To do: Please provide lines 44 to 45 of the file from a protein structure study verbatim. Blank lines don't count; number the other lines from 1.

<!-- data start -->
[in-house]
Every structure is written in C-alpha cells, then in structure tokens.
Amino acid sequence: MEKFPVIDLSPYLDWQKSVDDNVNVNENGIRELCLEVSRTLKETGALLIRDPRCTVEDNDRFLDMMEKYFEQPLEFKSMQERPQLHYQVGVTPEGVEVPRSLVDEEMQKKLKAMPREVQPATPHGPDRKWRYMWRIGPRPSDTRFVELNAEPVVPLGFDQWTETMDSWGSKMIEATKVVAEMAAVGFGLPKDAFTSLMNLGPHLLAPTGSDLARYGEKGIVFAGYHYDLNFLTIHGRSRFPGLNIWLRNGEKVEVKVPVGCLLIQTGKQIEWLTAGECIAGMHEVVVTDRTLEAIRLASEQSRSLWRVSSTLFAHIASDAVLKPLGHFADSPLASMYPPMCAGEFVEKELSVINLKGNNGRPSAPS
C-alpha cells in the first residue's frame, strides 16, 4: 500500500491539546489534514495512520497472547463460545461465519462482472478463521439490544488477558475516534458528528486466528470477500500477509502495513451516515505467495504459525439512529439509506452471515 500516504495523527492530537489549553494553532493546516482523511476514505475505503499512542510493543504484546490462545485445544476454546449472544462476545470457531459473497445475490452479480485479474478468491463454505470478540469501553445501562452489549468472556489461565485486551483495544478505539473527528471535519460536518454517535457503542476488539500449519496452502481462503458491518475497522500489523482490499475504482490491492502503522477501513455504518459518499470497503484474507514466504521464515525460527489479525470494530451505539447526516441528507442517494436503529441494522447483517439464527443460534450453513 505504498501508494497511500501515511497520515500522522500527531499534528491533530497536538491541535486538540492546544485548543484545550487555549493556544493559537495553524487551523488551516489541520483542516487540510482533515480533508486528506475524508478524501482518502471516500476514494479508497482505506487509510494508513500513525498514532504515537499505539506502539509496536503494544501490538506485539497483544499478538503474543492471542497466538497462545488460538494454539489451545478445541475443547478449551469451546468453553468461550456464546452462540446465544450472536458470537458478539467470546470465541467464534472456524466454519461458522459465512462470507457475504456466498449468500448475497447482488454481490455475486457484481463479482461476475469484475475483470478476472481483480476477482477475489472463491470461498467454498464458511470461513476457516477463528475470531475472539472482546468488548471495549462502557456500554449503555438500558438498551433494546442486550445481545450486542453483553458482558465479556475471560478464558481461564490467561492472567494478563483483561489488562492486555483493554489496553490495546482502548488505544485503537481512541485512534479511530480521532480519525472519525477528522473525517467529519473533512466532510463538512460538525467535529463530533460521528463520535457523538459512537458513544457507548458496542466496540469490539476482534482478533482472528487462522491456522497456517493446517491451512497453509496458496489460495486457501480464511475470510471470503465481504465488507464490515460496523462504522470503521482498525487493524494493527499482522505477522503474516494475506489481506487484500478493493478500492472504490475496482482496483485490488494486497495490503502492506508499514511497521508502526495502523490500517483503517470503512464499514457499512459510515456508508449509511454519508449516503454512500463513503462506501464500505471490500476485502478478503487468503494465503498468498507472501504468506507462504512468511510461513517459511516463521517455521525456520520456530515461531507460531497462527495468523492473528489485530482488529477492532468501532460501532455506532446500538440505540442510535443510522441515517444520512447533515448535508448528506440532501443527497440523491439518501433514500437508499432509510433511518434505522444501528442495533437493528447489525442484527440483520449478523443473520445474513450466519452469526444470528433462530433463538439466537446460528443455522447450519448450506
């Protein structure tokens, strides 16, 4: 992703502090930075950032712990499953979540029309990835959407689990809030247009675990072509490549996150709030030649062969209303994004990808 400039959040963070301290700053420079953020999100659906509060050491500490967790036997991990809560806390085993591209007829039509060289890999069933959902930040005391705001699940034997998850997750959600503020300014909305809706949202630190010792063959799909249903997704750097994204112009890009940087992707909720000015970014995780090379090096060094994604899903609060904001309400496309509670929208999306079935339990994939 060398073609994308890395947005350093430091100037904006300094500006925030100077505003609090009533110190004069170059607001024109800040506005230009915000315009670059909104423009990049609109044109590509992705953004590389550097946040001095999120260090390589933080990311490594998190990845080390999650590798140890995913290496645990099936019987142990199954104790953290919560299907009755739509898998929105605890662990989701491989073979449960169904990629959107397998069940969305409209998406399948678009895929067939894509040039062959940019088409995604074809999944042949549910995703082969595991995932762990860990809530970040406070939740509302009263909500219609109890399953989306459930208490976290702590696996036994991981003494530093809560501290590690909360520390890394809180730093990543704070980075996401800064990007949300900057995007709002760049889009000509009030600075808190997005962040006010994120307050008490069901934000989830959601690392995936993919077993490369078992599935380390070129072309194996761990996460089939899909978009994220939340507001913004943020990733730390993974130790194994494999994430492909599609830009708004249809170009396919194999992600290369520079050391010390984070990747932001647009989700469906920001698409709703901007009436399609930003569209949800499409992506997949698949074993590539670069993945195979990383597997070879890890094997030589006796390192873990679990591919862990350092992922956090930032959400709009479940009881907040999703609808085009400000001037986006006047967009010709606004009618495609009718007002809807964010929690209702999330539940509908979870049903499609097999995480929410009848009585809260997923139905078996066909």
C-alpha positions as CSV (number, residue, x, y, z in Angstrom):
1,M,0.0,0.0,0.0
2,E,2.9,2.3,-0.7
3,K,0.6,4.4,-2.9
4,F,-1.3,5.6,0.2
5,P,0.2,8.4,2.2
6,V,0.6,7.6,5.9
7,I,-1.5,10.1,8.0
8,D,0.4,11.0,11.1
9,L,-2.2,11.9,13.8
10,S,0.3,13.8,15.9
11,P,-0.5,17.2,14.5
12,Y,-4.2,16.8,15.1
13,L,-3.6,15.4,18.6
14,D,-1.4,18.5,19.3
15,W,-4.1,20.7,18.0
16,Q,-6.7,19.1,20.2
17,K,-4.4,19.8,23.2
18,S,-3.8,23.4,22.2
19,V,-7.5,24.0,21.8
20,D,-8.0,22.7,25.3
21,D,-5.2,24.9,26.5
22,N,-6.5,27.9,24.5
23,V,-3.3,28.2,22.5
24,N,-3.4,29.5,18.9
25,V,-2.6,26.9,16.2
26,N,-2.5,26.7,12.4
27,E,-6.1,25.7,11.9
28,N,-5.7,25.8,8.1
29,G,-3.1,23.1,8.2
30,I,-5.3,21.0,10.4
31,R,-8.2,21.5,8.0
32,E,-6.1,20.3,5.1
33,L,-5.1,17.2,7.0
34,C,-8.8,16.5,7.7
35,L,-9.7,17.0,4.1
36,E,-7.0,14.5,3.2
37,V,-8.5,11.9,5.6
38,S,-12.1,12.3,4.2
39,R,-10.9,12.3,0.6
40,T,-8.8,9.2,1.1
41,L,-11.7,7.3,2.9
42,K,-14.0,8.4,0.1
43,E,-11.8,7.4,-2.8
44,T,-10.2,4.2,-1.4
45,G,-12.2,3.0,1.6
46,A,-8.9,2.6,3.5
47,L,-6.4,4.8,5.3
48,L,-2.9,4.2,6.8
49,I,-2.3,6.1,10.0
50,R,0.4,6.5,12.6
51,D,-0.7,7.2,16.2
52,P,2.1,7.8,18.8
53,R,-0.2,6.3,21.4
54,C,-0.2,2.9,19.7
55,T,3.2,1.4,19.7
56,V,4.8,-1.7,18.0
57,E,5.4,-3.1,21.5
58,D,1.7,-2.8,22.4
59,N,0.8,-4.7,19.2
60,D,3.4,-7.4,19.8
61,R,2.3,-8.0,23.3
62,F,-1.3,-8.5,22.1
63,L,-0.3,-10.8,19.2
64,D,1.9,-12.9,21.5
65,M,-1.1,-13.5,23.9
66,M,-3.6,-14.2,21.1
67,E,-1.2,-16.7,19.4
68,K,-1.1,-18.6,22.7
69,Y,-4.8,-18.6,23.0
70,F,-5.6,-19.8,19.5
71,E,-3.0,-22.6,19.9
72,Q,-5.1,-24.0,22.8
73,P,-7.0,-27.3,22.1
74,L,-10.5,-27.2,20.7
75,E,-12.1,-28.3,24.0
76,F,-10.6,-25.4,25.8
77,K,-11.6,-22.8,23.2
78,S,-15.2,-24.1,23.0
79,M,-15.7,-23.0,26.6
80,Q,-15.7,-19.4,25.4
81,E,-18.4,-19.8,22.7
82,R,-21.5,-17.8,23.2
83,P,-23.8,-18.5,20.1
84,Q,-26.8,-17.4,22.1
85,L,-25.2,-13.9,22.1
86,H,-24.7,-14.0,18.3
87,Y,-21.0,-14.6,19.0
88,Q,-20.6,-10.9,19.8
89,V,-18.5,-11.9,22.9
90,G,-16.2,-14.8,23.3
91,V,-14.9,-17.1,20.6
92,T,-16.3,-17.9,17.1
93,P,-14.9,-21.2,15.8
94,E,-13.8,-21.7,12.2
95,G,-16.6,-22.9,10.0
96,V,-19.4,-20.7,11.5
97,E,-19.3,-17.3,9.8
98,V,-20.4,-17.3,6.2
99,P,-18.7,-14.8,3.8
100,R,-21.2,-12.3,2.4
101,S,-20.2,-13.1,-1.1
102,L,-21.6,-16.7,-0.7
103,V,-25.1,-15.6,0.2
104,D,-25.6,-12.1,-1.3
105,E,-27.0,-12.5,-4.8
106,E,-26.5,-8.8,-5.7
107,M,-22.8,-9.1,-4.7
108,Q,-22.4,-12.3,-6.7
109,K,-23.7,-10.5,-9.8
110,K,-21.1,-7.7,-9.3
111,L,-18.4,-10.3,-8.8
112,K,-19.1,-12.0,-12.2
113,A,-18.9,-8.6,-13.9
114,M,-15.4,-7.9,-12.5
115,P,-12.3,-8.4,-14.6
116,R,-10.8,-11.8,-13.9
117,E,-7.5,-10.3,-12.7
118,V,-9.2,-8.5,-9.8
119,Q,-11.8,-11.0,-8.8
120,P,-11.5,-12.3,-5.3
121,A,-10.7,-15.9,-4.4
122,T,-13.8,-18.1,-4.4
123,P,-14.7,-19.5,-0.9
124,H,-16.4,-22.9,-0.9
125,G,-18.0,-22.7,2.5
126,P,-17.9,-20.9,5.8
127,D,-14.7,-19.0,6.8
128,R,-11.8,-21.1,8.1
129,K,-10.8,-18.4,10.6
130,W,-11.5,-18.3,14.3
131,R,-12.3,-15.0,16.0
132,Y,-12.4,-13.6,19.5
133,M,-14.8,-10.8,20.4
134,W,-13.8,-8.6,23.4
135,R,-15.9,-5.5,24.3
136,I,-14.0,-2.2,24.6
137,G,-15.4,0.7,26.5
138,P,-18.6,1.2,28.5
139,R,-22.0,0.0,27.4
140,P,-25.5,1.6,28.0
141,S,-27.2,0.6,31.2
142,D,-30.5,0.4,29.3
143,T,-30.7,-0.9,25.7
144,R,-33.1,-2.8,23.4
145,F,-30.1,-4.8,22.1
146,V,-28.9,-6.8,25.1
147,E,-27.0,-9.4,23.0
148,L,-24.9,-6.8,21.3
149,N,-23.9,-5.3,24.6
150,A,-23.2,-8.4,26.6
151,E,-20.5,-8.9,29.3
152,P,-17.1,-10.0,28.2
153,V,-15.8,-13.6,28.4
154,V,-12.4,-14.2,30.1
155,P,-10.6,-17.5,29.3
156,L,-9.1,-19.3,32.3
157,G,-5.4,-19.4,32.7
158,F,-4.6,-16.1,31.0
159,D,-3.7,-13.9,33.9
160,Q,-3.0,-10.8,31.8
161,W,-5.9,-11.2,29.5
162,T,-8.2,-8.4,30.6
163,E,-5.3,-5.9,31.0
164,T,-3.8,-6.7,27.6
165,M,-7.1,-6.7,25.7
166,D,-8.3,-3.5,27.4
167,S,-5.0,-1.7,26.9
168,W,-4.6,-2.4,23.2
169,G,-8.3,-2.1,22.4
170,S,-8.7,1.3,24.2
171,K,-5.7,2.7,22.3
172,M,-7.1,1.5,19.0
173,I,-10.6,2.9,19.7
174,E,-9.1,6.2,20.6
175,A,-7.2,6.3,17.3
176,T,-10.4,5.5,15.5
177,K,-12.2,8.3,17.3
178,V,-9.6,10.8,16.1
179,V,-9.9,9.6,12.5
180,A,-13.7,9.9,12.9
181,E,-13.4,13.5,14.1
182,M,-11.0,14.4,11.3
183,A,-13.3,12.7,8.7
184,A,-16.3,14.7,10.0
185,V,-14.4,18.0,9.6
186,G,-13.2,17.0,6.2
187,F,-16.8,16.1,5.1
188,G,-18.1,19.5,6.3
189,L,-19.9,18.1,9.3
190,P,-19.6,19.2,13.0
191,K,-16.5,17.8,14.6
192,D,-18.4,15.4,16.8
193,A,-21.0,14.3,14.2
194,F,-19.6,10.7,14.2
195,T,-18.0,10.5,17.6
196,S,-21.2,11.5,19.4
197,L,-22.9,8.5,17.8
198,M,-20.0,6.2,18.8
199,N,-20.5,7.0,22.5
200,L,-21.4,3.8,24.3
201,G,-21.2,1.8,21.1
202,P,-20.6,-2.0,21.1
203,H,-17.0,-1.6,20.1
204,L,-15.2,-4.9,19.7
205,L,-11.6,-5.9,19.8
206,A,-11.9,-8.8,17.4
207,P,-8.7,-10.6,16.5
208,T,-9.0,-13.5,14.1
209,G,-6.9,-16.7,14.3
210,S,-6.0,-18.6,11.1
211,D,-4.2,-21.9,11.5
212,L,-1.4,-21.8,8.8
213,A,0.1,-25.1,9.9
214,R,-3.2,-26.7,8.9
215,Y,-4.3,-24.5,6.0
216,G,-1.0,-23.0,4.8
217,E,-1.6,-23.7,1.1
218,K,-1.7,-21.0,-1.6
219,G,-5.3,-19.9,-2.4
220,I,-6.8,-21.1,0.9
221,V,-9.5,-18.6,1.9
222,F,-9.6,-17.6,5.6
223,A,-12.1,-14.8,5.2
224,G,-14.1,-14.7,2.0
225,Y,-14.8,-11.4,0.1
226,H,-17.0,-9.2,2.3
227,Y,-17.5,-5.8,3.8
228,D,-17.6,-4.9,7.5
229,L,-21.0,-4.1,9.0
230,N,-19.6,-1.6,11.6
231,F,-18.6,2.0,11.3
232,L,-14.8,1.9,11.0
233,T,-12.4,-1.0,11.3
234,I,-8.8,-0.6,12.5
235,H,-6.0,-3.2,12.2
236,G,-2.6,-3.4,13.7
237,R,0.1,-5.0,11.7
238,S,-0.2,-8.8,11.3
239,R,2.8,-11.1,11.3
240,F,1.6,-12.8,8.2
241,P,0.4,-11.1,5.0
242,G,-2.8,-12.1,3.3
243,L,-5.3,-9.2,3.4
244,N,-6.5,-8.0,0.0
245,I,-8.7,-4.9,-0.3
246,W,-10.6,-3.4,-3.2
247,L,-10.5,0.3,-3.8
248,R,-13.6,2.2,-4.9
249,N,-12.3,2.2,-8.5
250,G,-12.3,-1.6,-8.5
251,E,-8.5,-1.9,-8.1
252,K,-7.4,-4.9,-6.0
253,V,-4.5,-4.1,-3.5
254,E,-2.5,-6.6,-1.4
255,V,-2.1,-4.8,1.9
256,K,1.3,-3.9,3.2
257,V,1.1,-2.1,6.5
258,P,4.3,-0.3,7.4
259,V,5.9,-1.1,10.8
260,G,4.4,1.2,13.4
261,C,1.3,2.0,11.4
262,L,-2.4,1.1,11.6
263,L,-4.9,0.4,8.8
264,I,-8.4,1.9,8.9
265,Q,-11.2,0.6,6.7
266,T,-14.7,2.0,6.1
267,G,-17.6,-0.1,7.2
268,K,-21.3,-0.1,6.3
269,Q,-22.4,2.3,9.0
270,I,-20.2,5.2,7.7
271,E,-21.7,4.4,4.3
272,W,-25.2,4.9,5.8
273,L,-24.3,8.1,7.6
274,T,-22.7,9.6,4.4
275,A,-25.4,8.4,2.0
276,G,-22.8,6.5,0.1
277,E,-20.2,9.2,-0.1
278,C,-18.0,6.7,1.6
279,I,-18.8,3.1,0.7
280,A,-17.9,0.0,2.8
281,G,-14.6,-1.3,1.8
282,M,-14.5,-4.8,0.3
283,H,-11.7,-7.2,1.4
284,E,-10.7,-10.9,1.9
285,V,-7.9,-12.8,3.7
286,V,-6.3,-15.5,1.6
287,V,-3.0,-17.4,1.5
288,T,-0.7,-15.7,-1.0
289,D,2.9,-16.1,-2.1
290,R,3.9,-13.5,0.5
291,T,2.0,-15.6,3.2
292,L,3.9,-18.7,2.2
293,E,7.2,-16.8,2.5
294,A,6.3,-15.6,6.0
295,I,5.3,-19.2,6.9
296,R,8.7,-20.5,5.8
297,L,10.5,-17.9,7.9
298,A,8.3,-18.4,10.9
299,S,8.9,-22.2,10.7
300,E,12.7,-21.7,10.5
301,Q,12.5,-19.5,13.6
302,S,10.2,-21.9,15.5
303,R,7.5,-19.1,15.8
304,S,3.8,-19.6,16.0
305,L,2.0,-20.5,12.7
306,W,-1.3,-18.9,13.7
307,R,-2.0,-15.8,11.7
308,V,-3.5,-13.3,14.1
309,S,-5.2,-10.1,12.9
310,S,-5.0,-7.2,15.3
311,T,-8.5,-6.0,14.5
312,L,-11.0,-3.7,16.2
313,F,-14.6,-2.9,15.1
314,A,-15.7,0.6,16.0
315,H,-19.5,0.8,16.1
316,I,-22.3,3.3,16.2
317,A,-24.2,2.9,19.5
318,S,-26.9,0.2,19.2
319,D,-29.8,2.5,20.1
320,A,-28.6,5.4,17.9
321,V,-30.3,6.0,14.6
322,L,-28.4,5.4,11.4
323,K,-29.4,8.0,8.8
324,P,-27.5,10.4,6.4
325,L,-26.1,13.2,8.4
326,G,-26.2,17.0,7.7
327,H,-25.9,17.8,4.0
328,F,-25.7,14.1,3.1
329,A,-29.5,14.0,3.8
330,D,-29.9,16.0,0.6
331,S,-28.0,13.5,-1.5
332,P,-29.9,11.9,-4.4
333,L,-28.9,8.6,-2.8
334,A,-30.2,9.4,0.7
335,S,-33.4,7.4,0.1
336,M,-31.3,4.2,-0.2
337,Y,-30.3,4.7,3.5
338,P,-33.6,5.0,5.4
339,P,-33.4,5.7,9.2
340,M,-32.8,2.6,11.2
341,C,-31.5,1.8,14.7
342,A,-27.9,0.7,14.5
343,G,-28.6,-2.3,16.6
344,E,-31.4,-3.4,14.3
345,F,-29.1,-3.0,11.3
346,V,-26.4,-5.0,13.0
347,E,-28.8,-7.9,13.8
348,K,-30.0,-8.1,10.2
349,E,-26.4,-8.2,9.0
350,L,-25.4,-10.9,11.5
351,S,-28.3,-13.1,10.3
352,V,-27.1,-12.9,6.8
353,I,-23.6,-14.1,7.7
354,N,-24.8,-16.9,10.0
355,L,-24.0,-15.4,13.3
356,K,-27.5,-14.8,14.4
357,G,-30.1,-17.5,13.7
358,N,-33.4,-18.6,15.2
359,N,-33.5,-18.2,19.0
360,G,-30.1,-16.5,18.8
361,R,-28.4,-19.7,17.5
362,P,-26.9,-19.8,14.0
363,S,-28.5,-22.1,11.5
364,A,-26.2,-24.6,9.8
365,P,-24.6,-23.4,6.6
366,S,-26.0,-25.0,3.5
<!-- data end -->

38,S,-12.1,12.3,4.2
39,R,-10.9,12.3,0.6